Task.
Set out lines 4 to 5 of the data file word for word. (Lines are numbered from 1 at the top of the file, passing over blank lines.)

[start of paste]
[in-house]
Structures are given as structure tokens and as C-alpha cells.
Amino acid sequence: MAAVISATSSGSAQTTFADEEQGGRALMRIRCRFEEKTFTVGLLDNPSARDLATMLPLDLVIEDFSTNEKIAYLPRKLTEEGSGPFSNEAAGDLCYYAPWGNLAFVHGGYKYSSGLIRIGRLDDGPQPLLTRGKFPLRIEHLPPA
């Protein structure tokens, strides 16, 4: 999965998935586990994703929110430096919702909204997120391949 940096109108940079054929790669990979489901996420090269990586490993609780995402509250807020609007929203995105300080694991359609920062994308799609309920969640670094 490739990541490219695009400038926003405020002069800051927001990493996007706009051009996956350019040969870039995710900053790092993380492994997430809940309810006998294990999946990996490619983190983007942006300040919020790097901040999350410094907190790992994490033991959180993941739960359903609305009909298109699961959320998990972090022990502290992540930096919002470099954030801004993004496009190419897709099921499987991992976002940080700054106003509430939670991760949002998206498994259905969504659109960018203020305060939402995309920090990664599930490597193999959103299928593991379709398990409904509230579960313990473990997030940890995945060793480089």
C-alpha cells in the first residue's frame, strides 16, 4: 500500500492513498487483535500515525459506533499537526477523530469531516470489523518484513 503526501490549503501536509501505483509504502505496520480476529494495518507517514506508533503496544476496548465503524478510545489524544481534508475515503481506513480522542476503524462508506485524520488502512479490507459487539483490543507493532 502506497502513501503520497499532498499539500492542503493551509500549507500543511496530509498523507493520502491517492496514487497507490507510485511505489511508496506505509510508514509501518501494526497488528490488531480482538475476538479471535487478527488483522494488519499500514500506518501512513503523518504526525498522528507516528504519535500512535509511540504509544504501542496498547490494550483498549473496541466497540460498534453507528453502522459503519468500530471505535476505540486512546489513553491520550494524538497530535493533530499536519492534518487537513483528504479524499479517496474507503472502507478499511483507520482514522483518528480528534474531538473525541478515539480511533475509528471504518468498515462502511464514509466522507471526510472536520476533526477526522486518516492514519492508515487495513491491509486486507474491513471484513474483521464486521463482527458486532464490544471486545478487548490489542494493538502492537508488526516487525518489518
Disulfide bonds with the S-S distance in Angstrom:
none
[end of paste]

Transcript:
């Protein structure tokens, strides 16, 4: 999965998935586990994703929110430096919702909204997120391949 940096109108940079054929790669990979489901996420090269990586490993609780995402509250807020609007929203995105300080694991359609920062994308799609309920969640670094 490739990541490219695009400038926003405020002069800051927001990493996007706009051009996956350019040969870039995710900053790092993380492994997430809940309810006998294990999946990996490619983190983007942006300040919020790097901040999350410094907190790992994490033991959180993941739960359903609305009909298109699961959320998990972090022990502290992540930096919002470099954030801004993004496009190419897709099921499987991992976002940080700054106003509430939670991760949002998206498994259905969504659109960018203020305060939402995309920090990664599930490597193999959103299928593991379709398990409904509230579960313990473990997030940890995945060793480089």
C-alpha cells in the first residue's frame, strides 16, 4: 500500500492513498487483535500515525459506533499537526477523530469531516470489523518484513 503526501490549503501536509501505483509504502505496520480476529494495518507517514506508533503496544476496548465503524478510545489524544481534508475515503481506513480522542476503524462508506485524520488502512479490507459487539483490543507493532 502506497502513501503520497499532498499539500492542503493551509500549507500543511496530509498523507493520502491517492496514487497507490507510485511505489511508496506505509510508514509501518501494526497488528490488531480482538475476538479471535487478527488483522494488519499500514500506518501512513503523518504526525498522528507516528504519535500512535509511540504509544504501542496498547490494550483498549473496541466497540460498534453507528453502522459503519468500530471505535476505540486512546489513553491520550494524538497530535493533530499536519492534518487537513483528504479524499479517496474507503472502507478499511483507520482514522483518528480528534474531538473525541478515539480511533475509528471504518468498515462502511464514509466522507471526510472536520476533526477526522486518516492514519492508515487495513491491509486486507474491513471484513474483521464486521463482527458486532464490544471486545478487548490489542494493538502492537508488526516487525518489518